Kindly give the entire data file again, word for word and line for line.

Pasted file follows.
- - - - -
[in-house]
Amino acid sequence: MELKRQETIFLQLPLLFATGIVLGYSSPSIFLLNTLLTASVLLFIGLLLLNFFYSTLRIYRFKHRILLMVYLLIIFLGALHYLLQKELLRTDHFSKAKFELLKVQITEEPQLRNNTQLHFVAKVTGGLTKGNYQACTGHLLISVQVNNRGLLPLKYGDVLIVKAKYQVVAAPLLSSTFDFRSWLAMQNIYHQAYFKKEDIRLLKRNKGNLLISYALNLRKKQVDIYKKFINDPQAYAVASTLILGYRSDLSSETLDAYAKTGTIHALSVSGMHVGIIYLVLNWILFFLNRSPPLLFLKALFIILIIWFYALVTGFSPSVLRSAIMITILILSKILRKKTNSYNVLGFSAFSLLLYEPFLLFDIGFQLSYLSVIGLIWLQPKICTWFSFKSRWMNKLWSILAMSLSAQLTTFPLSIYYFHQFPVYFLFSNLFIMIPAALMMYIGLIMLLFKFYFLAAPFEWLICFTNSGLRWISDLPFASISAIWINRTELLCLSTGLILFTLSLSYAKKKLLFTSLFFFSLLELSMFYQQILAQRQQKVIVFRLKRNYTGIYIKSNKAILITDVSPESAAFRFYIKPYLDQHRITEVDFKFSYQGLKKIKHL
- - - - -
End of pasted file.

[in-house]
Amino acid sequence: MELKRQETIFLQLPLLFATGIVLGYSSPSIFLLNTLLTASVLLFIGLLLLNFFYSTLRIYRFKHRILLMVYLLIIFLGALHYLLQKELLRTDHFSKAKFELLKVQITEEPQLRNNTQLHFVAKVTGGLTKGNYQACTGHLLISVQVNNRGLLPLKYGDVLIVKAKYQVVAAPLLSSTFDFRSWLAMQNIYHQAYFKKEDIRLLKRNKGNLLISYALNLRKKQVDIYKKFINDPQAYAVASTLILGYRSDLSSETLDAYAKTGTIHALSVSGMHVGIIYLVLNWILFFLNRSPPLLFLKALFIILIIWFYALVTGFSPSVLRSAIMITILILSKILRKKTNSYNVLGFSAFSLLLYEPFLLFDIGFQLSYLSVIGLIWLQPKICTWFSFKSRWMNKLWSILAMSLSAQLTTFPLSIYYFHQFPVYFLFSNLFIMIPAALMMYIGLIMLLFKFYFLAAPFEWLICFTNSGLRWISDLPFASISAIWINRTELLCLSTGLILFTLSLSYAKKKLLFTSLFFFSLLELSMFYQQILAQRQQKVIVFRLKRNYTGIYIKSNKAILITDVSPESAAFRFYIKPYLDQHRITEVDFKFSYQGLKKIKHL